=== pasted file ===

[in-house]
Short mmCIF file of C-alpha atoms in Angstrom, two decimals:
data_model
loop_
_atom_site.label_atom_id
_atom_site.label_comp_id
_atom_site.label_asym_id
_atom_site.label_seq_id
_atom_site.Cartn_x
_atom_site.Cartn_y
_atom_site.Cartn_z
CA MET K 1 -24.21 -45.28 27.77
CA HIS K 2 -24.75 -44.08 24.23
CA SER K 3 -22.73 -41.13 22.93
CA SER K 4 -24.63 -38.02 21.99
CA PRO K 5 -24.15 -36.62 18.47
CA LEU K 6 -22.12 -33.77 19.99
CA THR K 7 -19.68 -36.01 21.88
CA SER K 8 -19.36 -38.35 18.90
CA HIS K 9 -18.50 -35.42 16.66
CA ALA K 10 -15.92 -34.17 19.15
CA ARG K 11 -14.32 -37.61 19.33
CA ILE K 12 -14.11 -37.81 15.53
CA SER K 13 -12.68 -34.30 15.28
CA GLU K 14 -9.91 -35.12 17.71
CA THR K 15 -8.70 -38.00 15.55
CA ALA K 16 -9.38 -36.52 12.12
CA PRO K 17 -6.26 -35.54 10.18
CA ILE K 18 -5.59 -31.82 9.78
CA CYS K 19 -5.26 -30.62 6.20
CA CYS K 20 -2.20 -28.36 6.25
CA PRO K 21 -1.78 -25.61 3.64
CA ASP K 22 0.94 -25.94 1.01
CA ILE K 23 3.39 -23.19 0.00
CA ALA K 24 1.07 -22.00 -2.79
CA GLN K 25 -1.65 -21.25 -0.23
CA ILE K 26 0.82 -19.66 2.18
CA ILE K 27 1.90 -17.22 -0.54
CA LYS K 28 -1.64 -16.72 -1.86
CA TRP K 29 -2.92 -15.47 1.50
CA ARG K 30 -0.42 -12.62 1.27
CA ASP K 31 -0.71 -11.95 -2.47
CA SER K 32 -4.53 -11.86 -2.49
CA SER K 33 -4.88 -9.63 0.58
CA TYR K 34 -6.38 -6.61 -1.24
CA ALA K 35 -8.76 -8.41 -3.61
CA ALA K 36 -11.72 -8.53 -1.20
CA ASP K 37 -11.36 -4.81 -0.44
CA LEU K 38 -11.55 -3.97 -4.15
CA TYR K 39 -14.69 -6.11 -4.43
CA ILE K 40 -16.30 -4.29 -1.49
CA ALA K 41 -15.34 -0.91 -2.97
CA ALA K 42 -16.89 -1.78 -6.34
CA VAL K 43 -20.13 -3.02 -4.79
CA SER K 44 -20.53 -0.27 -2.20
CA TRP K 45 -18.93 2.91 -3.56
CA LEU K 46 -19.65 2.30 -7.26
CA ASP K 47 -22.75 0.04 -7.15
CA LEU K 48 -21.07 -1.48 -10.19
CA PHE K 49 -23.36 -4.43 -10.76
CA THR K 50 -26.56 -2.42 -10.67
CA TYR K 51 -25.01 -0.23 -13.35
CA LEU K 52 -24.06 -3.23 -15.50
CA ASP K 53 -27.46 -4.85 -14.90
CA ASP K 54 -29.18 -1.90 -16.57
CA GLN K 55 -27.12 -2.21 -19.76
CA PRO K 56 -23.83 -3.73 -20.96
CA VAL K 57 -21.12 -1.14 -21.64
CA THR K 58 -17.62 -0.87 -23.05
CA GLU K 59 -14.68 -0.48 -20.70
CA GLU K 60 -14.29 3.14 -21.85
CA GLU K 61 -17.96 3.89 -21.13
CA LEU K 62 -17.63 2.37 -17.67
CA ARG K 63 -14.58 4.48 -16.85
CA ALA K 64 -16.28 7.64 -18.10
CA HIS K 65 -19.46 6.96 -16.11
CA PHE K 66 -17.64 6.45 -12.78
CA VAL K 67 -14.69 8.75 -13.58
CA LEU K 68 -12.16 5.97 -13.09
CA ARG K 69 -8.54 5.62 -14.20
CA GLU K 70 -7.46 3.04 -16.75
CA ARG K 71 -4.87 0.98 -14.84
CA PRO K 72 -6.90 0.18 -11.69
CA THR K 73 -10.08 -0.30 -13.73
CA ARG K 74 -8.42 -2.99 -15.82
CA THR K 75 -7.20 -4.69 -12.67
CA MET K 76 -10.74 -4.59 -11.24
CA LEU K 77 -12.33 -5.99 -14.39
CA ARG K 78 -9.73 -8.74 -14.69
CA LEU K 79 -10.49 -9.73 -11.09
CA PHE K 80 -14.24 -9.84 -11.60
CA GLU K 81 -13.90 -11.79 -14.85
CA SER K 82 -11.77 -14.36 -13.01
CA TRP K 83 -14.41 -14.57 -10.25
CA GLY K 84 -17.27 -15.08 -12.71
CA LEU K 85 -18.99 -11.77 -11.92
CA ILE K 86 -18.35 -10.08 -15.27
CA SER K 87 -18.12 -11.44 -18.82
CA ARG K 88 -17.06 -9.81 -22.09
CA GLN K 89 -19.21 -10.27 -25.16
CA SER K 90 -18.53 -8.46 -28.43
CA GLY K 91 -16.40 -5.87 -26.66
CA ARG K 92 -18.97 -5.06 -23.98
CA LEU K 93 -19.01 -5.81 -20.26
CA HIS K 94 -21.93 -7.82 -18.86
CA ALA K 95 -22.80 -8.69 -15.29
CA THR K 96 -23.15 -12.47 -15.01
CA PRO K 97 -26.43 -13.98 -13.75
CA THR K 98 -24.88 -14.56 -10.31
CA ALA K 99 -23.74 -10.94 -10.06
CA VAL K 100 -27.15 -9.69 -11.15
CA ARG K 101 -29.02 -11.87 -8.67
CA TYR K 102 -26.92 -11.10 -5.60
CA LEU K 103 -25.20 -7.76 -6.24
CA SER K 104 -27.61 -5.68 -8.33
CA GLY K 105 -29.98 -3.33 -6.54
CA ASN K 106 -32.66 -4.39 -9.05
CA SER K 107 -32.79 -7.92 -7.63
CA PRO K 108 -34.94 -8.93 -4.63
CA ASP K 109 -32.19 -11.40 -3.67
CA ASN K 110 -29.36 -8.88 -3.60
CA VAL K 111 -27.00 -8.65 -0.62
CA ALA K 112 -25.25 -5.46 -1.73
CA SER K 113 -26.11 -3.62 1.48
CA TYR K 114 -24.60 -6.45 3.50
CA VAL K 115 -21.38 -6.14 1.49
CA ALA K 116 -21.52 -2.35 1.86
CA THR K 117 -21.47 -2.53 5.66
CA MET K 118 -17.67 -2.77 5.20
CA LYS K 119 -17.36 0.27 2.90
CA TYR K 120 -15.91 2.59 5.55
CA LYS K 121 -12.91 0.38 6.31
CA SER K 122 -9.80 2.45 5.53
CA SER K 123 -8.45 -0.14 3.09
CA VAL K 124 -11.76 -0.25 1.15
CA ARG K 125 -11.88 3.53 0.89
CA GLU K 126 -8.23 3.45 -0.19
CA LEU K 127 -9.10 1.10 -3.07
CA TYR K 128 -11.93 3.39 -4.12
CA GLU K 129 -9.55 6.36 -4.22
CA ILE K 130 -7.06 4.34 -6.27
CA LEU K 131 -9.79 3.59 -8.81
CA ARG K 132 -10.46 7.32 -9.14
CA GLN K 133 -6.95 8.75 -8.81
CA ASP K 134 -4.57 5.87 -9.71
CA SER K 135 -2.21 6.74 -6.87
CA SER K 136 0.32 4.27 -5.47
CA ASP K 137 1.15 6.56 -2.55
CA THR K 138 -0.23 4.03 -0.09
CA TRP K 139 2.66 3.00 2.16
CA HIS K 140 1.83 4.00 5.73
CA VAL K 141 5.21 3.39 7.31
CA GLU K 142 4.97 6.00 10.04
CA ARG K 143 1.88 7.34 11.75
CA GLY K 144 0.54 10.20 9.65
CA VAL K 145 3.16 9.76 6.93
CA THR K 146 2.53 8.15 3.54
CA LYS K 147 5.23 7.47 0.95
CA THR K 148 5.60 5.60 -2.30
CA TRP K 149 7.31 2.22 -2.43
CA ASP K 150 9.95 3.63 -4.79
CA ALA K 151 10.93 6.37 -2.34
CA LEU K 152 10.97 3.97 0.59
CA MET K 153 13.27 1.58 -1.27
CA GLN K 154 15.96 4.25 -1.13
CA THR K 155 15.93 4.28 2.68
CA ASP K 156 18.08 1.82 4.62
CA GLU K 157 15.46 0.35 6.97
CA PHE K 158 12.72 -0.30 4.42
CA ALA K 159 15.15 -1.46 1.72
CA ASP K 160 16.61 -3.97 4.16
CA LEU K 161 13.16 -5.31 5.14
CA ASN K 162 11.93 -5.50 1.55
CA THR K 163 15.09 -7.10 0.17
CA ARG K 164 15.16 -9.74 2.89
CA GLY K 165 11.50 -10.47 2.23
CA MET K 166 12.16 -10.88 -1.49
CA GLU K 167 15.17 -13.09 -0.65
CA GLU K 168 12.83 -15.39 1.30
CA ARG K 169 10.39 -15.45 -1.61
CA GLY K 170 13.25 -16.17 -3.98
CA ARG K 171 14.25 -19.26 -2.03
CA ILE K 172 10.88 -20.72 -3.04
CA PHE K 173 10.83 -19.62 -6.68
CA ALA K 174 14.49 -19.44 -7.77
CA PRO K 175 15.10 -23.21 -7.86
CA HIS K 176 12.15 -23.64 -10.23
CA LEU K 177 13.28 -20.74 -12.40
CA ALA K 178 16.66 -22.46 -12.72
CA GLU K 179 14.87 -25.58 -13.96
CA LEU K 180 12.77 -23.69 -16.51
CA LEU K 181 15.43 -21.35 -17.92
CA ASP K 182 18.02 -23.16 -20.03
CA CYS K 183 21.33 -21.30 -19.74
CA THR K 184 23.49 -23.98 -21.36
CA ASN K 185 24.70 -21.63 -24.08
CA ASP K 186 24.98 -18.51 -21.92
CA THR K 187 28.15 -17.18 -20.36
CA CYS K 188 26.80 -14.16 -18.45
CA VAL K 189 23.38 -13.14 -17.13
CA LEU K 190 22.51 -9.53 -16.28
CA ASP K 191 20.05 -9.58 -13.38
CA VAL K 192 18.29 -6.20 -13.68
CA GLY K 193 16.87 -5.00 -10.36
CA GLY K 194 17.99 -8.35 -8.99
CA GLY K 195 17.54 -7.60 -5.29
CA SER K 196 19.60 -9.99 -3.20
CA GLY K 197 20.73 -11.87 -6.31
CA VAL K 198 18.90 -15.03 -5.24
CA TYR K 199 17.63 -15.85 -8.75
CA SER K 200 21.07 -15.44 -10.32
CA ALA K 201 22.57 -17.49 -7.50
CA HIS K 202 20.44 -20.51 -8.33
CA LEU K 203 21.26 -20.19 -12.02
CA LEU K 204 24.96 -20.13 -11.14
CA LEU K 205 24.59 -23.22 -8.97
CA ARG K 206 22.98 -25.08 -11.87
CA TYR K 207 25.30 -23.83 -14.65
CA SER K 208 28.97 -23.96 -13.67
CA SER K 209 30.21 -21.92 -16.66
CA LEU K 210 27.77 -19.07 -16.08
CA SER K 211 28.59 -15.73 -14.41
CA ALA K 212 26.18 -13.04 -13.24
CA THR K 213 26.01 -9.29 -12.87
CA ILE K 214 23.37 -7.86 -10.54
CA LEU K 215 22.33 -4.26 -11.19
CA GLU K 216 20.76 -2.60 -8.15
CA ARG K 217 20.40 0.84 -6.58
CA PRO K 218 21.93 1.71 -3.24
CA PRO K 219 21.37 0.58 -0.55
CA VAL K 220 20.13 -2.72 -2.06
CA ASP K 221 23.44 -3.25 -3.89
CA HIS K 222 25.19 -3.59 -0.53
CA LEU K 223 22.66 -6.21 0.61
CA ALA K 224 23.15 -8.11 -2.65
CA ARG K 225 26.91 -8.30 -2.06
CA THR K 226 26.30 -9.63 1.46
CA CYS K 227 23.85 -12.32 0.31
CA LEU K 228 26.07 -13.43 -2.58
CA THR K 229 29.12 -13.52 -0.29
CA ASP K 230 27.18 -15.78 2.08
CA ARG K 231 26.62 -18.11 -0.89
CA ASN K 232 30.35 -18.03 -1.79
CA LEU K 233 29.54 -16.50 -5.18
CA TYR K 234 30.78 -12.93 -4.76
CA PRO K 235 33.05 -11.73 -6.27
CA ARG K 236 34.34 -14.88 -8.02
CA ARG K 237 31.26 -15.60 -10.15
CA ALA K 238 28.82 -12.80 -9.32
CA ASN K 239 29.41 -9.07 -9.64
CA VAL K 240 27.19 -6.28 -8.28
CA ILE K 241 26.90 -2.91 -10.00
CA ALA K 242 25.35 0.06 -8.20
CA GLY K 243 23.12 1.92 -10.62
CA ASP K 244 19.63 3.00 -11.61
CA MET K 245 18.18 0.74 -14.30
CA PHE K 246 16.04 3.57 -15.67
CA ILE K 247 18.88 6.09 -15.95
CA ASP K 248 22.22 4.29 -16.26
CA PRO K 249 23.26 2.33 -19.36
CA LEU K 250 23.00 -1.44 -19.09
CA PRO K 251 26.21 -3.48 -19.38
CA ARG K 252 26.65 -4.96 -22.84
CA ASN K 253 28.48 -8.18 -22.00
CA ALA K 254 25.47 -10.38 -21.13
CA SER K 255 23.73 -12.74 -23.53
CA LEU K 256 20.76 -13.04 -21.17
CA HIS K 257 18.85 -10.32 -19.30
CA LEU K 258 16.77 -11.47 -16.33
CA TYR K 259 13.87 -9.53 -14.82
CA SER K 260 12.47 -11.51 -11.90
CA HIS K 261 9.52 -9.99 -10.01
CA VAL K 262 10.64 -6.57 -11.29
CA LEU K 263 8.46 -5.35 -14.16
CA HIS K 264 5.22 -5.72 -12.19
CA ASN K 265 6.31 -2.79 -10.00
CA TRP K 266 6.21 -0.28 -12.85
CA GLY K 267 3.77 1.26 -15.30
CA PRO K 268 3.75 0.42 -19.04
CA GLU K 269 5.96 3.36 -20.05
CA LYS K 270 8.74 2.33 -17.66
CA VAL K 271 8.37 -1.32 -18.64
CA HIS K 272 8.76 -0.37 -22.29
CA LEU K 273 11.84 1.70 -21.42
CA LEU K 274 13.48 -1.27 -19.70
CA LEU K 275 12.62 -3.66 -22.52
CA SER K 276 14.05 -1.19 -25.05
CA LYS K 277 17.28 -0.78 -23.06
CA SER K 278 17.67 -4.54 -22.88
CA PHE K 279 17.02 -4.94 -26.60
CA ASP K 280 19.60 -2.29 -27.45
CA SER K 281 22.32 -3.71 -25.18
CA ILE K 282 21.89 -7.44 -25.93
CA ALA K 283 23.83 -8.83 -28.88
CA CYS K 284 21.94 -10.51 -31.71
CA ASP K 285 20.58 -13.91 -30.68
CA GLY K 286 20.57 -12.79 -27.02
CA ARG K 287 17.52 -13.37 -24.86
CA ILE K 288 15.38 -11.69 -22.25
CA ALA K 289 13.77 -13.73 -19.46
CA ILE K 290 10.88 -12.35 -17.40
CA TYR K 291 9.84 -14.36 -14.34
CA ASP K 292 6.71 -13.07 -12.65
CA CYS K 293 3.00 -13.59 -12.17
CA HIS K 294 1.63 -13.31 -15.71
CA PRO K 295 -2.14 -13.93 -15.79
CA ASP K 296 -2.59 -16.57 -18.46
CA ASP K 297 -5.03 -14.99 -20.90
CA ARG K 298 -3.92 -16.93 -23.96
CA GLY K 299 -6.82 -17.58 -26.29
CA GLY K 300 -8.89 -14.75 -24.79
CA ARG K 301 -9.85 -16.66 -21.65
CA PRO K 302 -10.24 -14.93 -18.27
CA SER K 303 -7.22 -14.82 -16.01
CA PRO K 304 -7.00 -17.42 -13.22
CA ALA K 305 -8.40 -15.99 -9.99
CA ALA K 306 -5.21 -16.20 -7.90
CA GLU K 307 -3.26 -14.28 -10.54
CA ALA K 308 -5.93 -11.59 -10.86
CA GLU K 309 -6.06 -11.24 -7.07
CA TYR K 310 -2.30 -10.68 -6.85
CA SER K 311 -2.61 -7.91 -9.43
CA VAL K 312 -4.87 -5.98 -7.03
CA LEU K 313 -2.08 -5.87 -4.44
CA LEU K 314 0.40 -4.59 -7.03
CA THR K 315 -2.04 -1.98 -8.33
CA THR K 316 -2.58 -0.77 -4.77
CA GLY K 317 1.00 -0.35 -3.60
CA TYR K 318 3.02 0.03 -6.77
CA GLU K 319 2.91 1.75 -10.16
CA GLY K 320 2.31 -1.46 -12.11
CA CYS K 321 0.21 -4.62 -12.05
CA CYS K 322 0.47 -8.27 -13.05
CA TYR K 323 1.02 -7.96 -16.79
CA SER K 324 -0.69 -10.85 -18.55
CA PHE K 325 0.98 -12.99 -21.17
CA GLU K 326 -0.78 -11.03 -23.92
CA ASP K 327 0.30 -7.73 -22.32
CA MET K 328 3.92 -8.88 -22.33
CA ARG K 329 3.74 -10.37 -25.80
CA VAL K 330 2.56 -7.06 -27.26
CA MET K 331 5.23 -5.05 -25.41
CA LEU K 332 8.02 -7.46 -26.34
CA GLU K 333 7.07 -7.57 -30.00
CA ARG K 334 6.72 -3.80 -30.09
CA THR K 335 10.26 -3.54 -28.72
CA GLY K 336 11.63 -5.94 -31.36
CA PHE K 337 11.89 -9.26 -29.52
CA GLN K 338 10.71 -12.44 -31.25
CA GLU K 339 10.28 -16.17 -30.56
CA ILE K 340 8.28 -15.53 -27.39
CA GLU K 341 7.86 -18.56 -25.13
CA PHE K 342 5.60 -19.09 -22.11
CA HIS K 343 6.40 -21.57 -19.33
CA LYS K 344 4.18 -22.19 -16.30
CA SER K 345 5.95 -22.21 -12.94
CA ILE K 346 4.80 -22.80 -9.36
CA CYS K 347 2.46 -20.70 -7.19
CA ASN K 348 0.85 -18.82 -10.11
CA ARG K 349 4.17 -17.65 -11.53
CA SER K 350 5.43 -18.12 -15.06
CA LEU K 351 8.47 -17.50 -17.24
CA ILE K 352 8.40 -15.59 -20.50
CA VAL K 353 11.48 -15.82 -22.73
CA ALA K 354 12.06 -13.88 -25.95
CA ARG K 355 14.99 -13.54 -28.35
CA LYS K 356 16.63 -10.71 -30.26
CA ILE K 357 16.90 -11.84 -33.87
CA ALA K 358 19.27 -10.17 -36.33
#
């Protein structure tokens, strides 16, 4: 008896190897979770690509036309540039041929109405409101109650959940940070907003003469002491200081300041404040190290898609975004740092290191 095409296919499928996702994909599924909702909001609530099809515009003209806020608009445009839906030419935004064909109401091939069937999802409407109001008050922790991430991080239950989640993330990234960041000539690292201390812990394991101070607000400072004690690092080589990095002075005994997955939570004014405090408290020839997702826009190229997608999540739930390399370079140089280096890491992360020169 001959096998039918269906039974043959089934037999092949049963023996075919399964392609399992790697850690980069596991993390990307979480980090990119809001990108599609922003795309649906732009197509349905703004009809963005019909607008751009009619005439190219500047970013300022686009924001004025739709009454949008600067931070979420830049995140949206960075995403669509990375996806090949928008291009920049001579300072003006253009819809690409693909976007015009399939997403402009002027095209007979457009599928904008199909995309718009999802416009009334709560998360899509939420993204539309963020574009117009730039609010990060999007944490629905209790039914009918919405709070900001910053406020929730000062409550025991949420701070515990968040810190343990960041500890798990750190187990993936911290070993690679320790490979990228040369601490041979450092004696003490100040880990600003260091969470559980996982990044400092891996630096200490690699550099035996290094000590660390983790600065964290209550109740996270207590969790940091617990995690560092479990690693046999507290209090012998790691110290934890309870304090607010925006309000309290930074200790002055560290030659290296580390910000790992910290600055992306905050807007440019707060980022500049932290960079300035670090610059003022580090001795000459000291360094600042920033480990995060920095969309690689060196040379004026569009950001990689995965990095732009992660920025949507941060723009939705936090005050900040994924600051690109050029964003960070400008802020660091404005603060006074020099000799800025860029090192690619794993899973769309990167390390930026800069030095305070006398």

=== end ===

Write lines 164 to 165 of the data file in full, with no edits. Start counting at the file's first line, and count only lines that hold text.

CA MET K 153 13.27 1.58 -1.27
CA GLN K 154 15.96 4.25 -1.13